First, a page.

CHARLESTON – The state Bar is seeking the suspension of an Ohio County attorney's license for allegedly asking a known felon to obtain a "throw away" gun, and use it in conjunction with collecting debts from former clients.

Among the first cases the state Supreme Court will hear in its 2008-09 term that begins September 2 is Lawyer Disciplinary Board v. Mark A. Blevins. The case is scheduled for arguments on Sept. 9.

In its brief filed with the Court on May 5, the Board, the prosecutorial arm of the state Bar, alleges that Blevins, who operates a sole practice in Wheeling, hired a two-time felon to purchase a cheap or "throw away" gun. The gun, the Board alleges, was for the felon to use to "take steps, including the use of, and threats of physical force, to collect the outstanding legal fees" former clients owed Blevins.

Despite the fact that the gun was never purchased and no clients were ever harassed, the Board felt that the aggravating factors in the case warrants punishment for Blevins. Such "misconduct could have resulted in significant injury to his former clients, as well as significant damage to public confidence in the Bar and the administration of justice, particularly when lawful avenues were open to Respondent [Blevins] to collect the money owed to him and obtain the gun he wanted."

Plans go awry

According to its brief, the Board alleges Blevins, who was admitted to the Bar in 1993, paid Curtis Griffin $500 sometime in November or December 2003 to collect an outstanding debt from a former client. The name of the client and the amount he or she allegedly owed Blevins is not mentioned in the brief.

Apparently, Griffin did not follow through on his commitment as three months later, Blevins hired William Curtin to locate Griffin and recover the $500. Curtin, records show, was successful in his endeavor.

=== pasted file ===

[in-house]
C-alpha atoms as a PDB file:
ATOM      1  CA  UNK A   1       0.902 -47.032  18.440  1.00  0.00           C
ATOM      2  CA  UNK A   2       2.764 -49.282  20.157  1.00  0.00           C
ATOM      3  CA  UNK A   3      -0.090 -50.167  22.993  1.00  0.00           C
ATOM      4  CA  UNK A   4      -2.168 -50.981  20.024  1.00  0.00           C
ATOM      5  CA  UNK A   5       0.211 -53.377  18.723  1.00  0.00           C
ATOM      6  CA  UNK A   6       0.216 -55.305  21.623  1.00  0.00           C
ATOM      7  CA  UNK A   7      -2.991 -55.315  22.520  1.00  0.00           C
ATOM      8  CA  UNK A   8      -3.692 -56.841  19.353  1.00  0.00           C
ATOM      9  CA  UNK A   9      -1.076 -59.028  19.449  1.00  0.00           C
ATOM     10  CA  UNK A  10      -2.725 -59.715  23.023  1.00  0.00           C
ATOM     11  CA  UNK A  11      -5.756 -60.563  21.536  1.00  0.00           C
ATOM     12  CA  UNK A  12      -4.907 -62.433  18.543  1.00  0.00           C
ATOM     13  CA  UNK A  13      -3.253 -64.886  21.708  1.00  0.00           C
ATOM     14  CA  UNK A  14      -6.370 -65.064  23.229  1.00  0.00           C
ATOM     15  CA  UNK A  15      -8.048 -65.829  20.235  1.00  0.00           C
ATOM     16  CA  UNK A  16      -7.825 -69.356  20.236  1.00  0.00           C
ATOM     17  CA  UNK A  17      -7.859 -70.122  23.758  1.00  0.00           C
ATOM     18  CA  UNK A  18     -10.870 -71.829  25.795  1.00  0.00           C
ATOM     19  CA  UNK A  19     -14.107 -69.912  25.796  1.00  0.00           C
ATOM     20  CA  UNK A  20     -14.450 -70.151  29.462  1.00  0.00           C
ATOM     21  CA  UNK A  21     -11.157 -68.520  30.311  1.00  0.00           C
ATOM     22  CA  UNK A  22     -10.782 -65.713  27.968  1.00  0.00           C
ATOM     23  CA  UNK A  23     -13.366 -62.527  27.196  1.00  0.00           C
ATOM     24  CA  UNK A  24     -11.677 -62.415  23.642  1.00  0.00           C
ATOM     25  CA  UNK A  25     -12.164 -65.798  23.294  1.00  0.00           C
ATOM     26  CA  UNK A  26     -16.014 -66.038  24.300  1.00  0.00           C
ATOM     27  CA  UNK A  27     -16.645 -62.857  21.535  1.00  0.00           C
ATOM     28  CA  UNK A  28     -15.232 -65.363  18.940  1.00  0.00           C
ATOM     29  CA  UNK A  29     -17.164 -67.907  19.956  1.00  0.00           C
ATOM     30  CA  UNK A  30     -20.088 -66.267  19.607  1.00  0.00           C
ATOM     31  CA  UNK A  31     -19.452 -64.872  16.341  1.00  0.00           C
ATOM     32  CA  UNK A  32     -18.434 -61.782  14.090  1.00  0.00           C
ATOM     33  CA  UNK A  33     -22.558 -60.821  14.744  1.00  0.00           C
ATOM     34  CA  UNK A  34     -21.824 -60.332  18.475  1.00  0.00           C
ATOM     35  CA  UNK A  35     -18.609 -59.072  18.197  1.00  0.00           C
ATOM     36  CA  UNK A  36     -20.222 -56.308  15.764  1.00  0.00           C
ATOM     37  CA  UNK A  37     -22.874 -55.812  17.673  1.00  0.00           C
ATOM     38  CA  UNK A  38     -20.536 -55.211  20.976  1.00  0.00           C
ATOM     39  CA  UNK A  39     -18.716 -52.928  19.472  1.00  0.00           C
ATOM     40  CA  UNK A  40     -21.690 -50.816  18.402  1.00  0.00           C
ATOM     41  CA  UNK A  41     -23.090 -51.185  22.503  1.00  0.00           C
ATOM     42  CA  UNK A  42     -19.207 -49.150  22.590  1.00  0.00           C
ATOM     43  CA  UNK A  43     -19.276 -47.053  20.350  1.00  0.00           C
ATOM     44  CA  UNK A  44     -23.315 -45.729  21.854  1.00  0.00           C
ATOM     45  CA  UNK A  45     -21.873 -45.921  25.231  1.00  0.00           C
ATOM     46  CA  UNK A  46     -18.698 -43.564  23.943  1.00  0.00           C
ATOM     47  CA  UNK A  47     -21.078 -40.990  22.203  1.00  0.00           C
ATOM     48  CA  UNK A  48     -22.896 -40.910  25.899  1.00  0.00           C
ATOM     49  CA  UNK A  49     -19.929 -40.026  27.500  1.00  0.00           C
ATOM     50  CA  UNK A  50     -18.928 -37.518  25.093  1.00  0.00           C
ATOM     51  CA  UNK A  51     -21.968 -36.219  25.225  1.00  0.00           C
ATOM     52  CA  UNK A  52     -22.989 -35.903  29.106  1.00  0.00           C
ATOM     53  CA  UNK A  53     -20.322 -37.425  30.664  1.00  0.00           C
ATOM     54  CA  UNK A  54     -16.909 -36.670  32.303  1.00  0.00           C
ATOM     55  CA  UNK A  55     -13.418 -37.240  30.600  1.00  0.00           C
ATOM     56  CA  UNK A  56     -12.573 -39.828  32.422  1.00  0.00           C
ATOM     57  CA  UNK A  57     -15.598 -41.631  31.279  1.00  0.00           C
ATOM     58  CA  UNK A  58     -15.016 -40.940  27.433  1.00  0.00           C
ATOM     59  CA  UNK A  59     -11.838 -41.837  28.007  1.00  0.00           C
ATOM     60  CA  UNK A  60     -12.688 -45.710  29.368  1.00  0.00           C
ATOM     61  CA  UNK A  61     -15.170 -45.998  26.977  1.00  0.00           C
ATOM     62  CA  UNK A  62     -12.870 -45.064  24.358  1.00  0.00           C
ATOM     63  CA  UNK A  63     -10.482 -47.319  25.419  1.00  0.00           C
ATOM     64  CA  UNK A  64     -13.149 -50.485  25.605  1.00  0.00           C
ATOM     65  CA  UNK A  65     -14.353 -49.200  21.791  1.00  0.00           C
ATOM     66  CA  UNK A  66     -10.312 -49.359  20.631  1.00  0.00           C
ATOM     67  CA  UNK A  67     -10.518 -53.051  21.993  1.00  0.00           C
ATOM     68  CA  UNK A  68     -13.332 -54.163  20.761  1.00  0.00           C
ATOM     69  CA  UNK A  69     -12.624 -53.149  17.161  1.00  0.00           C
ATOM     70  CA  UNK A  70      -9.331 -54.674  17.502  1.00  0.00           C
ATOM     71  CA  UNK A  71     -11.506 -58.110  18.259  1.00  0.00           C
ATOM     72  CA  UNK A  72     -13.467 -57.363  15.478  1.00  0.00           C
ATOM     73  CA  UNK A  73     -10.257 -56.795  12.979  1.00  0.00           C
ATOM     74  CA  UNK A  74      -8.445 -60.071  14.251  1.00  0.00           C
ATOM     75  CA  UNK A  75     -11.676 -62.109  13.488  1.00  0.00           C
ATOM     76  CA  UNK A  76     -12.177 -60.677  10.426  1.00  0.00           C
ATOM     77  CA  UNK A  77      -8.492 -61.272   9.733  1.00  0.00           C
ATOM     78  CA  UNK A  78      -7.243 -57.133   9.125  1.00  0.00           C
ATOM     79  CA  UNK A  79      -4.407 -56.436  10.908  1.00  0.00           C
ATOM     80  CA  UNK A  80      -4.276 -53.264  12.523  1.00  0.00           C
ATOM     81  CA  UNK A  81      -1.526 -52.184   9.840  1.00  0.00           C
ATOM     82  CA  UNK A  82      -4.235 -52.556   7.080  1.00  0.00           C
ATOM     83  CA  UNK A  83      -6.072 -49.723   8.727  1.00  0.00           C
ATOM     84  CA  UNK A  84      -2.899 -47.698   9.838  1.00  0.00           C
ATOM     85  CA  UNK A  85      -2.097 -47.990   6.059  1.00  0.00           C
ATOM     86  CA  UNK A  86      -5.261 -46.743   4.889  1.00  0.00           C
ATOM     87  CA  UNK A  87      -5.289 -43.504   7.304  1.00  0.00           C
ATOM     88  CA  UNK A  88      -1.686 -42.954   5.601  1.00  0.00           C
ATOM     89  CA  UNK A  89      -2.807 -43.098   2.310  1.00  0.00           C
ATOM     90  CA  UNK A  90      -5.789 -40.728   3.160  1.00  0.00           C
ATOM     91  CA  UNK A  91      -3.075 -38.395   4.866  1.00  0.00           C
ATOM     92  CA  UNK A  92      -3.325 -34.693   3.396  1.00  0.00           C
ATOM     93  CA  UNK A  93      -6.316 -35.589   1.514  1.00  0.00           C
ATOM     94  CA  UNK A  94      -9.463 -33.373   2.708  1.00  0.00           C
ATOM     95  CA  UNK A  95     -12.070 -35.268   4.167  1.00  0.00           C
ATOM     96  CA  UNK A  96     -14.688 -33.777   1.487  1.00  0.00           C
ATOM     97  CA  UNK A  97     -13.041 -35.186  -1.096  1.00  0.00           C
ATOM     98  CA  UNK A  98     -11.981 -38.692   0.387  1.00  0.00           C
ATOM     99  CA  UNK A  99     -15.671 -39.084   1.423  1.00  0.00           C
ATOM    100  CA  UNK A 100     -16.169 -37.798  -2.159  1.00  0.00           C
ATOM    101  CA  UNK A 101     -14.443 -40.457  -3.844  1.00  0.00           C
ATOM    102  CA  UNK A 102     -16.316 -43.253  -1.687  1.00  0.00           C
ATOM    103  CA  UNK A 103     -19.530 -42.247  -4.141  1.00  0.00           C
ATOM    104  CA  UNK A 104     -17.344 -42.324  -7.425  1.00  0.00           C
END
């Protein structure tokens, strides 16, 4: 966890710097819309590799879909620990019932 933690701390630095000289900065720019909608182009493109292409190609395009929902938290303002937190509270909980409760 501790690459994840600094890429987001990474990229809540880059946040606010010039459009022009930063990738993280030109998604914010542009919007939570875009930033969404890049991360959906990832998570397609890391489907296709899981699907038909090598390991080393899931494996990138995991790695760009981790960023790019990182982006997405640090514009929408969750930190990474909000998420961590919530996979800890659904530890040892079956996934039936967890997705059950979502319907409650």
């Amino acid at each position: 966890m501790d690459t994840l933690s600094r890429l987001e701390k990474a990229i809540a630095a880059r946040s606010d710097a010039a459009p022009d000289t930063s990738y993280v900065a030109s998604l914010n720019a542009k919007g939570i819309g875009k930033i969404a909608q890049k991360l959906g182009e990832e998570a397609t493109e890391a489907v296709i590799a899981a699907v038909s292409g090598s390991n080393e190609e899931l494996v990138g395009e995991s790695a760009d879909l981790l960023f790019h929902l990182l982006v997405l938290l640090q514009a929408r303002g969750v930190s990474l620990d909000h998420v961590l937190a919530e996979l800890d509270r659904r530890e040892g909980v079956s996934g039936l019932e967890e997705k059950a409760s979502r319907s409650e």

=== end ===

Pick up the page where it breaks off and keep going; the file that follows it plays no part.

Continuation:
On Feb. 19, 2004, Curtin contacted Griffin via telephone "to discuss possible ways of settling the outstanding debt." One way, the Board alleges, was for Griffin to obtain a gun for Blevins.

If Griffin could obtain the gun, Curtin told him his "debt would be forgiven."

Unbeknownst to either Blevins or Curtin, who, according to the Board, was working for Blevins as an investigator, Griffin was working for the Ohio Valley Drug Task Force as a confidential informant. Many of the conversations between Griffin, Curtin and Blevins were recorded including one on Feb. 21, 2004.

On that day, Blevins expressed his desire for Griffin to still attempt to collect debts from former clients. According to the Board, Blevins told Griffin "Curtin could assist him in locating the former clients, and retrieving the money."

"In exchange for locating these former clients and collecting the monies, Respondent also offered to share a portion of the recovered fees with Mr. Griffin as the bounty," the Board alleges.

During the meeting, "Griffin reminded Respondent that he was a two-time felon." Though the Board does not specify where and when Griffin was convicted, Blevins in his reply states that at least one occurred in 2004 in Marshall County.

According to the brief, Blevins gave Griffin a list of four clients, two from Ohio and two from Pennsylvania, who owned him $15,000 collectively. If Griffin could collect all of it, Blevins offered to pay him upward of one-third of the proceeds.

Also, should Griffin succeed in collecting from the first four clients, Blevins had additional clients he wanted to pay up, including an attorney in Washington, D.C., who owed him $25,000. Nevertheless, the collection efforts on the first four clients were to take place when Blevins was out of town, the Board alleges.

On both Feb. 24 and 25, 2004, Curtin and Griffin met to discuss their plans to collect the debts and what items they may need including the gun. On the latter day, the Board alleges, "[t]he pair spoke of their plan to collect the money without giving up their identities."